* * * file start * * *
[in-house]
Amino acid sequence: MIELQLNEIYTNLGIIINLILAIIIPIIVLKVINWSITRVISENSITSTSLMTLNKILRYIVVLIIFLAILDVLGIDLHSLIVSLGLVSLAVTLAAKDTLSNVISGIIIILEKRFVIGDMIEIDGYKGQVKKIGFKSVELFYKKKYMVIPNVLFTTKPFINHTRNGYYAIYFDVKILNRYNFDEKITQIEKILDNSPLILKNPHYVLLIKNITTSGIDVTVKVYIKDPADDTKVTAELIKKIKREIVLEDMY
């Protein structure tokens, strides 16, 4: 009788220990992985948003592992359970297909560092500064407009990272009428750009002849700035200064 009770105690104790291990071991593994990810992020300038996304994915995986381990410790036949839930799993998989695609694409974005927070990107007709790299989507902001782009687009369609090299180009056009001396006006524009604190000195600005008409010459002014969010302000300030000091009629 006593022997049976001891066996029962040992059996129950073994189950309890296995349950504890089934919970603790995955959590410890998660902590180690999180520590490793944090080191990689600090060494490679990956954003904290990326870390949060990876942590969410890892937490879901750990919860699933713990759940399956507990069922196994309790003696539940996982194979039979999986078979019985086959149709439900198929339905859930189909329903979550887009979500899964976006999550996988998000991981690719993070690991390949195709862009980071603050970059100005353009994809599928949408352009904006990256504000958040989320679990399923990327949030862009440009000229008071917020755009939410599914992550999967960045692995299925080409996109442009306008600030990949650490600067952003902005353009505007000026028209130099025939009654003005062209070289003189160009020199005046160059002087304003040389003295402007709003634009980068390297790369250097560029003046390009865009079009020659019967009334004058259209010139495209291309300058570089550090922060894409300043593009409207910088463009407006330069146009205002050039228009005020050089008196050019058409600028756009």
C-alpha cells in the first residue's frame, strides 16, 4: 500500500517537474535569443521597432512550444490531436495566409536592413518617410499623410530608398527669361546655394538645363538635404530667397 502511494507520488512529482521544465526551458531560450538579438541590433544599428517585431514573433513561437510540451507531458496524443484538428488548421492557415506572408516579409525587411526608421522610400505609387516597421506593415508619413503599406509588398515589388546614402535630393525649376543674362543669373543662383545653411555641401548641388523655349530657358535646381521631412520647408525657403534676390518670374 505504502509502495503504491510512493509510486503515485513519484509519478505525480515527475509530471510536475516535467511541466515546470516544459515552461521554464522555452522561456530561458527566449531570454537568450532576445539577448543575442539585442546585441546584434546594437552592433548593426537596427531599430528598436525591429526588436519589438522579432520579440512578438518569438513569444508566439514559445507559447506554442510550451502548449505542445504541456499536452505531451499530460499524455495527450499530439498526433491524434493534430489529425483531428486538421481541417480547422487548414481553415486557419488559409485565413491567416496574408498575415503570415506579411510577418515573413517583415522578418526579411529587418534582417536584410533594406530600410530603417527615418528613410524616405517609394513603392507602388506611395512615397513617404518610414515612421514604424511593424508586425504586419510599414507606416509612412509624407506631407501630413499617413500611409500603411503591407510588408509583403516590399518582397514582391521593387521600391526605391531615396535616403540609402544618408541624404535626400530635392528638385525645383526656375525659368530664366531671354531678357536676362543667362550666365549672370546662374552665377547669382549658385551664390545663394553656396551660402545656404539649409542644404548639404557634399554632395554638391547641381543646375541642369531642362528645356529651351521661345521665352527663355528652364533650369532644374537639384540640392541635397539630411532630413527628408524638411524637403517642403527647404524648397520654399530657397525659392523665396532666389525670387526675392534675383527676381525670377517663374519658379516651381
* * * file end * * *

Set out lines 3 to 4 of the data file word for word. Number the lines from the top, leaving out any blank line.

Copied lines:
């Protein structure tokens, strides 16, 4: 009788220990992985948003592992359970297909560092500064407009990272009428750009002849700035200064 009770105690104790291990071991593994990810992020300038996304994915995986381990410790036949839930799993998989695609694409974005927070990107007709790299989507902001782009687009369609090299180009056009001396006006524009604190000195600005008409010459002014969010302000300030000091009629 006593022997049976001891066996029962040992059996129950073994189950309890296995349950504890089934919970603790995955959590410890998660902590180690999180520590490793944090080191990689600090060494490679990956954003904290990326870390949060990876942590969410890892937490879901750990919860699933713990759940399956507990069922196994309790003696539940996982194979039979999986078979019985086959149709439900198929339905859930189909329903979550887009979500899964976006999550996988998000991981690719993070690991390949195709862009980071603050970059100005353009994809599928949408352009904006990256504000958040989320679990399923990327949030862009440009000229008071917020755009939410599914992550999967960045692995299925080409996109442009306008600030990949650490600067952003902005353009505007000026028209130099025939009654003005062209070289003189160009020199005046160059002087304003040389003295402007709003634009980068390297790369250097560029003046390009865009079009020659019967009334004058259209010139495209291309300058570089550090922060894409300043593009409207910088463009407006330069146009205002050039228009005020050089008196050019058409600028756009």
C-alpha cells in the first residue's frame, strides 16, 4: 500500500517537474535569443521597432512550444490531436495566409536592413518617410499623410530608398527669361546655394538645363538635404530667397 502511494507520488512529482521544465526551458531560450538579438541590433544599428517585431514573433513561437510540451507531458496524443484538428488548421492557415506572408516579409525587411526608421522610400505609387516597421506593415508619413503599406509588398515589388546614402535630393525649376543674362543669373543662383545653411555641401548641388523655349530657358535646381521631412520647408525657403534676390518670374 505504502509502495503504491510512493509510486503515485513519484509519478505525480515527475509530471510536475516535467511541466515546470516544459515552461521554464522555452522561456530561458527566449531570454537568450532576445539577448543575442539585442546585441546584434546594437552592433548593426537596427531599430528598436525591429526588436519589438522579432520579440512578438518569438513569444508566439514559445507559447506554442510550451502548449505542445504541456499536452505531451499530460499524455495527450499530439498526433491524434493534430489529425483531428486538421481541417480547422487548414481553415486557419488559409485565413491567416496574408498575415503570415506579411510577418515573413517583415522578418526579411529587418534582417536584410533594406530600410530603417527615418528613410524616405517609394513603392507602388506611395512615397513617404518610414515612421514604424511593424508586425504586419510599414507606416509612412509624407506631407501630413499617413500611409500603411503591407510588408509583403516590399518582397514582391521593387521600391526605391531615396535616403540609402544618408541624404535626400530635392528638385525645383526656375525659368530664366531671354531678357536676362543667362550666365549672370546662374552665377547669382549658385551664390545663394553656396551660402545656404539649409542644404548639404557634399554632395554638391547641381543646375541642369531642362528645356529651351521661345521665352527663355528652364533650369532644374537639384540640392541635397539630411532630413527628408524638411524637403517642403527647404524648397520654399530657397525659392523665396532666389525670387526675392534675383527676381525670377517663374519658379516651381